Stanford Law Professor Michele Dauber pulled out of a debate over the movement to recall Judge Aaron Persky hours before the event last night with the South Peninsula Area Republican Coalition, sending a colleague to debate in her place.
Citing a mandatory parent meeting at her son’s school, the Recall Persky campaign leader sent G. Marcus Cole, a Stanford Law professor who published an op-ed piece supporting the recall in the San Francisco Chronicle on Aug. 22.
Cole teaches courses on bankruptcy, banking, contracts and venture capital at the law school and identified himself as one of four Republicans on faculty to the audience at the Fremont Hills Country Club in Los Altos Hills last night.
He faced off against retired Palo Alto Judge LaDoris Cordell, a Persky supporter who brought with her 200 pages of emails between Dauber and the Santa Clara County District Attorney’s Office, obtained through a public records request.
Dauber had been corresponding with prosecutors to unearth Persky’s cases prior to the six-month county jail sentence he gave Stanford sex assailant Brock Turner, a task for which she had enlisted students’ help to pull records at the courthouse.
“In their desperate attempt to paint a picture of Judge Persky as a biased judge and overall bad person, and after combing through thousands of records, the recall campaign came up with five cases,” Cordell said. “Think about it, five cases out of 2,000. That’s 0.25 percent, or one-quarter of 1 percent, of Judge Persky’s cases. Common sense tells you that’s not a pattern.”
Cole, meanwhile, focused on the “uniquely powerful” role of Superior Court judges, who because of their six-year terms, don’t face as many limits as lifetime-appointed federal judges do.
“This is why California law and the California Constitution, as well as 26 other states, balance judicial independence with judicial accountability,” Cole said. “The sweeping powers of state court judges requires that they be exercised with the public trust. That trust was breached by Judge Persky in the Brock Turner case.”
Turner’s light sentence in 2016 triggered outrage, Cole said, but Persky had showed bias elsewhere over the 18 months during which he heard cases at the Palo Alto Courthouse.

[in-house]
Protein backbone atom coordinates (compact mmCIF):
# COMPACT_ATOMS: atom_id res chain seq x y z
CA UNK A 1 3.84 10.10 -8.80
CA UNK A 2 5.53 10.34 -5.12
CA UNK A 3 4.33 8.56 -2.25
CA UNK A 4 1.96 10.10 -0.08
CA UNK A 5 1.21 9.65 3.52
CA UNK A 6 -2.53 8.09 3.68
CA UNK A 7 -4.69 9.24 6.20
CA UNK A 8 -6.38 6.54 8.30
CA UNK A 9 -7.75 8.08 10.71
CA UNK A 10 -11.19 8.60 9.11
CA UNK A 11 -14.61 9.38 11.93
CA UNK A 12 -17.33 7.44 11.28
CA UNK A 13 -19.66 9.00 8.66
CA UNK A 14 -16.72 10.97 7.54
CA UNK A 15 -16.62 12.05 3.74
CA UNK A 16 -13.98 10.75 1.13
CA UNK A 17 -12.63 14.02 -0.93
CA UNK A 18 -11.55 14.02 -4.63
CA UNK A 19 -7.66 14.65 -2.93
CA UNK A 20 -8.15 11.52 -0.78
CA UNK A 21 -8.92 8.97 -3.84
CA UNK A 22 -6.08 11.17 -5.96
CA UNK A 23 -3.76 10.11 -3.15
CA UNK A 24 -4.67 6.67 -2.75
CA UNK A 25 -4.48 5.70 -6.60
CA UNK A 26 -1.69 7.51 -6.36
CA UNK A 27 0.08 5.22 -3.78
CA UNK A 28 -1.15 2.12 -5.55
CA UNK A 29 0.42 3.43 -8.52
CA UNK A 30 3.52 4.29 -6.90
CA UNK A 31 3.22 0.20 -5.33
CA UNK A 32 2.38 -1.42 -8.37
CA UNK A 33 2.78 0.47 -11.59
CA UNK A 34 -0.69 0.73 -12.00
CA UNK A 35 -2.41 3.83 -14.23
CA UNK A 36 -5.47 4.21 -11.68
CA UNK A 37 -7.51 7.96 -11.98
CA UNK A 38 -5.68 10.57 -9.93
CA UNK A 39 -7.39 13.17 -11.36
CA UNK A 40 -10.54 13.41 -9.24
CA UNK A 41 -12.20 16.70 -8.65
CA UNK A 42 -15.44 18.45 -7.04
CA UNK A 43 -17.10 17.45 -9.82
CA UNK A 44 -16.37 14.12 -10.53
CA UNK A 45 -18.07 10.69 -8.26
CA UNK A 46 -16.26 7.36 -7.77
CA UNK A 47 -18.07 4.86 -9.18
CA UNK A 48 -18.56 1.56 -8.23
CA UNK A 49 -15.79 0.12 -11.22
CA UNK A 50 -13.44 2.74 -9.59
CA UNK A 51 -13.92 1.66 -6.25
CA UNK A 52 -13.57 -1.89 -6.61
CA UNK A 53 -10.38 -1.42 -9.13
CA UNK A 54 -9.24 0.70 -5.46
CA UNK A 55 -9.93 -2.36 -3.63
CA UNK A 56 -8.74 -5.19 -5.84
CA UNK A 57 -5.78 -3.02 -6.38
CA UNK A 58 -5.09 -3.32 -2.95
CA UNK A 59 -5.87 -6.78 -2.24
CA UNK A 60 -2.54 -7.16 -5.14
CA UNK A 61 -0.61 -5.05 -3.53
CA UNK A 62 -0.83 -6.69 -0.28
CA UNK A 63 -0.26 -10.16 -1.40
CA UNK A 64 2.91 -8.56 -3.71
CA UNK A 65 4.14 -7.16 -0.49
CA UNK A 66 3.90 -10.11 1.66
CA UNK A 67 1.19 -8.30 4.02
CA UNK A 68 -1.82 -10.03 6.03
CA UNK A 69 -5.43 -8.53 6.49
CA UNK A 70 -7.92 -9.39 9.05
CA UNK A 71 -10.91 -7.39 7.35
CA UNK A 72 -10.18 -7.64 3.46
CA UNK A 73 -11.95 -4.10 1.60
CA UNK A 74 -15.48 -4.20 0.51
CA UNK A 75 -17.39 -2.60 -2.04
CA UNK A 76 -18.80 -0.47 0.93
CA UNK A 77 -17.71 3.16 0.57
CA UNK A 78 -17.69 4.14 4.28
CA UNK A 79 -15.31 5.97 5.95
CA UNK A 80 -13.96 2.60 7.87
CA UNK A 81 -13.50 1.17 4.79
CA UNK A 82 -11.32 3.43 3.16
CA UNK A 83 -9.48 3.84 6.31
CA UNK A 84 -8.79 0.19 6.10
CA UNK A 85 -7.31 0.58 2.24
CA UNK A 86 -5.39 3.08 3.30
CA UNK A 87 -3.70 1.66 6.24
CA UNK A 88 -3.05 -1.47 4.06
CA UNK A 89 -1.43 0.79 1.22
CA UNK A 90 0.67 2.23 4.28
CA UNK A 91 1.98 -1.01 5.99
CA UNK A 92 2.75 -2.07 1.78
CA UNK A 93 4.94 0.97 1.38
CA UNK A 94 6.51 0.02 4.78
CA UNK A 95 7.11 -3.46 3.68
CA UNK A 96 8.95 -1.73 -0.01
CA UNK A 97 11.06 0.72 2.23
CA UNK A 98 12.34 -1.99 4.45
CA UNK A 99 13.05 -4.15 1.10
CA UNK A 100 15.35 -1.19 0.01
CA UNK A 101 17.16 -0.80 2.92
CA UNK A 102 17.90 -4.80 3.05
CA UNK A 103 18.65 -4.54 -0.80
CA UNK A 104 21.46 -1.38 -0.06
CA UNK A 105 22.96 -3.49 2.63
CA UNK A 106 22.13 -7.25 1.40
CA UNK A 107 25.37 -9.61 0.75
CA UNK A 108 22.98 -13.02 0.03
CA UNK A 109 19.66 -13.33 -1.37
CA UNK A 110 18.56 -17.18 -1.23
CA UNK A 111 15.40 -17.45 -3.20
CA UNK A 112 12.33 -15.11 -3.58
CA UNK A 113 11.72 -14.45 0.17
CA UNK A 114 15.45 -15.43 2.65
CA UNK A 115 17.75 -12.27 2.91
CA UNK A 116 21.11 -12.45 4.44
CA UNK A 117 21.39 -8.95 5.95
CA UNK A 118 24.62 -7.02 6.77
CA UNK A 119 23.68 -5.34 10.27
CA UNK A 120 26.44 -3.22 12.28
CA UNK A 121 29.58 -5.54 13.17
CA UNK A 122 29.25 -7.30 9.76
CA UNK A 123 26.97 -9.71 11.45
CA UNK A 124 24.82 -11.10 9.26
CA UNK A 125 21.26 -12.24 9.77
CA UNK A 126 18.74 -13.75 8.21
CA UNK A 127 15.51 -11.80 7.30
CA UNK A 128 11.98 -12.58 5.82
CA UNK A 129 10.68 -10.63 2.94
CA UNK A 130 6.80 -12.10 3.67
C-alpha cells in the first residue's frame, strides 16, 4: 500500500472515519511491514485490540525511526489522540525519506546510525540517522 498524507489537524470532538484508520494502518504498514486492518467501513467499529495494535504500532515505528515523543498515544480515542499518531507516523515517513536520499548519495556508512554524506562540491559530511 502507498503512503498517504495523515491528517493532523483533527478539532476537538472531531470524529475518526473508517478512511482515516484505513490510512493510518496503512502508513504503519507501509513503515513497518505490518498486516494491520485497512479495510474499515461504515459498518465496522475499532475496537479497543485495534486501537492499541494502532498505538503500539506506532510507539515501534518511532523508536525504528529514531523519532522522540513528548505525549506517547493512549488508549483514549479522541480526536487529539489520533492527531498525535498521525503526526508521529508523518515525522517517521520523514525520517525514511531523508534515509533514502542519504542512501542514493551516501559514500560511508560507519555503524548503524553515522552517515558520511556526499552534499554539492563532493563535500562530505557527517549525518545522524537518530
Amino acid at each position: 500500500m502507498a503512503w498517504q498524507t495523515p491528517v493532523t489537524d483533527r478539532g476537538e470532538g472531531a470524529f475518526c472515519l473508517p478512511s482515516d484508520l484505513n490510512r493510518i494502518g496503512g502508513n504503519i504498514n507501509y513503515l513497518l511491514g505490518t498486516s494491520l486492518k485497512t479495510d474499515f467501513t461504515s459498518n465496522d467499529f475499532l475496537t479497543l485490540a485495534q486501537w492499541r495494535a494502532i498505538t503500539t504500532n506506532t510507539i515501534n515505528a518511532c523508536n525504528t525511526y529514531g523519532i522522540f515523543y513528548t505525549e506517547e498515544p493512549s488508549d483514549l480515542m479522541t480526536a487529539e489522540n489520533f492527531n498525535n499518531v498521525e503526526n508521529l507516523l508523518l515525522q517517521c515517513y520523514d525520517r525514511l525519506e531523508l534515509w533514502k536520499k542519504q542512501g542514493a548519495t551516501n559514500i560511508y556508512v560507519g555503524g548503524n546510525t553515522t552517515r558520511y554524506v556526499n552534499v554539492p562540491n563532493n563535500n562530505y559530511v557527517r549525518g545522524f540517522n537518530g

Cole cited the four-day county jail sentence Persky gave to Robert Chain for felony child pornography possession.
The judge also allowed Ikaika Gunderson, convicted of felony domestic violence, to leave without probation or supervision so that he would not lose the opportunity to play football for the University of Hawaii, and did not inform Hawaii officials as required by the Interstate Compact for Adult Offender Supervision, according to Cole.
Cole also criticized Persky for allowing lawyers for the De Anza College baseball players accused of gang rape to show revealing photographs of the victim to the jury, “as if to suggest she was asking for it,” Cole said.
Persky’s Past Honors
But prior to the Turner case, Cordell said, Persky had never been accused of misconduct or showing bias. His wife is a woman of color and his two elementary school-age children are biracial, she said.
While in private practice at the Palo Alto law firm Morrison and Foerster, Persky received the Civil Rights Leadership Award for his work on hate crimes and the State Bar of California’s Pro Bono Award for his legal work for the poor, Cordell said.
In the District Attorney’s Office, he prosecuted violent sex crimes and hate crimes and served on the executive committees of the Support Network for Battered Women and the Santa Clara County Network for a Hate-Free Community.
“Had Judge Persky sentenced Brock Turner to prison instead of jail, we wouldn’t be here this evening. There would be no recall,” Cordell said. “Had he just said the word ‘prison,’ Judge Persky would have been the toast of the town, the best judge ever. But he made a lawful decision that he deemed appropriate to the facts, and now the recall wants you to believe that he’s the worst judge ever.”
Cordell questioned the appropriateness of recalling Persky for an unpopular sentence, suggesting that if a judge isn’t fit for the job, run against him. Recalls are intended for judges who engage in egregious misconduct, which is why California hasn’t seen a judge recalled in 85 years.
Cole said Persky should be recalled in June because of the level of public outrage that the Turner case outcome stirred up, leading the recall to gather 100,000 signatures.
He also argued that the county can’t afford for sexual assault victims to not come forward, which could be the result of Persky remaining in office. Neither side mentioned that Persky is currently the court’s night judge, working from home to sign police warrants at odd hours, not hearing cases.
This article was republished with permission from the Palo Alto Daily Post, which originally ran the article on April 19, 2018.